Play Those Funky Banjos: Breakdown: Banjo Poems by Dave Bonta

Robbi Nester

Breakdown Banjo CoverThe making of poetry is a serious sort of game, unfolding on its small stage for an audience of those who love language intensely and enjoy watching it jump through cleverly-made hoops.


Dave Bonta’s chapbook Breakdown: Banjo Poems, co-winner of the Keystone Chapbook Prize and published by The Seven Kitchens Press in 2013, constitutes just such a feat of language.


In addition, consisting of twenty-six poems musing on the history of the banjo, the chapbook also occasions a discussion of American history and culture.


In fact, this collection poses as a sermon of sorts, “the one true book of matches” (“The Silent Banjo”), an effort to reform our understanding of the banjo in American culture.


We think of banjos as belonging to the world of the American South, the chosen instrument of bluegrass and folk music. But like so much in American culture, this kind of music and the instrument used to play it has its roots in Africa and the African-Americans who were brought over as slaves.


Yet, unfortunately, this African import and the music played on it has taken on for us in the United States the coloration of parochialism and even racism. After all, it was the instrument of choice in minstrel shows, played in parodic blackface.


Even divorced from these racial overtones, it may be hard to take this instrument seriously. We might even agree with Bonta’s playful admonition that “It is better to hear the rebuke of the wise / than for a man to hear the music of banjos” (“Banjo Proverbs”).


As these poems reveal though, if we take this view of the banjo, we have judged the parody without a clear understanding of its source. By discounting this history, we have further undermined the people the minstrel shows sought to mock.


In Africa, banjos were fashioned from gourds attached to a long stalk, often with covers made of animal skins. The slaves found the materials as available here as they had been in their home countries. And the music they made allowed them to speak in ways their status as slaves would otherwise forbid.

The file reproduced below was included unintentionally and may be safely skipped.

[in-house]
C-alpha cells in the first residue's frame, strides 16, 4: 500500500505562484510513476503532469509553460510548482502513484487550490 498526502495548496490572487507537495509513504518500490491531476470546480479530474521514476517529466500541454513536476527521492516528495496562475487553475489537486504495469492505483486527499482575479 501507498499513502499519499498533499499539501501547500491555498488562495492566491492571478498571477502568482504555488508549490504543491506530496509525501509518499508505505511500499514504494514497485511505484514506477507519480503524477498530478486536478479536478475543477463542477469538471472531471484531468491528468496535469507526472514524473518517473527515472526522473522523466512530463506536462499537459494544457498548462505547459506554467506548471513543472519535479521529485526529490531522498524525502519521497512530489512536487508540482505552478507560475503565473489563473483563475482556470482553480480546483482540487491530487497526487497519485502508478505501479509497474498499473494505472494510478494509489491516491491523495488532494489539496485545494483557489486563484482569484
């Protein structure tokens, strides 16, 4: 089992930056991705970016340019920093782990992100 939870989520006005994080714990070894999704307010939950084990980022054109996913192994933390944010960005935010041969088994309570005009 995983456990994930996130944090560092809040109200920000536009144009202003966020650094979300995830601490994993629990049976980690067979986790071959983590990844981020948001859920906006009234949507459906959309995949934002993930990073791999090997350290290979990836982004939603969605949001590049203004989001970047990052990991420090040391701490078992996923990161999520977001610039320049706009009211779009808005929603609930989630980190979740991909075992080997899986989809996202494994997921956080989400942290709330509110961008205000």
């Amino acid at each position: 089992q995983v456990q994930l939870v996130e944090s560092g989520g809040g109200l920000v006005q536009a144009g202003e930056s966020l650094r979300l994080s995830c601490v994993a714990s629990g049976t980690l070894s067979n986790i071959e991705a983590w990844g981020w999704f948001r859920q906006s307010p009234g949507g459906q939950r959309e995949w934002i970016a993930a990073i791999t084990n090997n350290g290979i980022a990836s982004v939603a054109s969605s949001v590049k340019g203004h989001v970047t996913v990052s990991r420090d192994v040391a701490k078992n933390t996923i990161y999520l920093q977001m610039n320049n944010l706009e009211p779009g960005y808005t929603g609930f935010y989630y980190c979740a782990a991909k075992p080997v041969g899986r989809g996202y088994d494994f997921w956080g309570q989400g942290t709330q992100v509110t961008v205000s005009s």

The banjo and the music they made with it had a subversive power that their masters could not squelch. Slaves could “put the banjo” on them, “[composing] a cutting satire / with a rollicking tune” too infectious to quell (“The Dueling Banjo”).


Thus, the unassuming banjo is revealed here as a preserver of life (“Medicine Show 1”) and, in another context, “vital mental medicine” (“Medicine Show 5: Shackleton’s Banjo”).


Though we may have not appreciated the banjo’s significance or much of the music that it has produced, this brief collection helps us to understand what we have been missing, remarking that “Rare as an heirloom, / particular as an orchid, / miraculous as spring water / flowing from a tap / and durable as a razor strop / is the banjo player’s ear” (“Out of Tune”).


Though the instrument may be homely and simple, like the water we get from the tap or other tools of our everyday lives, it nevertheless possesses meaning and importance, if we bother to see it for what it is.


Bonta has made a career of revealing the power of other humble implements in his previous work. For example, his book Odes to Tools, published by Phoenician Press in 2010, the poet considers the hammer, plane, and other instruments of labor in a way that will make it impossible for one to regard them with indifference.


Indeed, to read this writer’s poetry, his blogs, and all the other works of his busy hands is to see the world in an entirely new way.


Take the extra trouble to seek out the publisher’s website and order a copy of this collection, which is not available on Amazon. It is worth the effort.


Breakdown Banjo Poems
By Dave Bonta
Seven Kitchens Press, 2013


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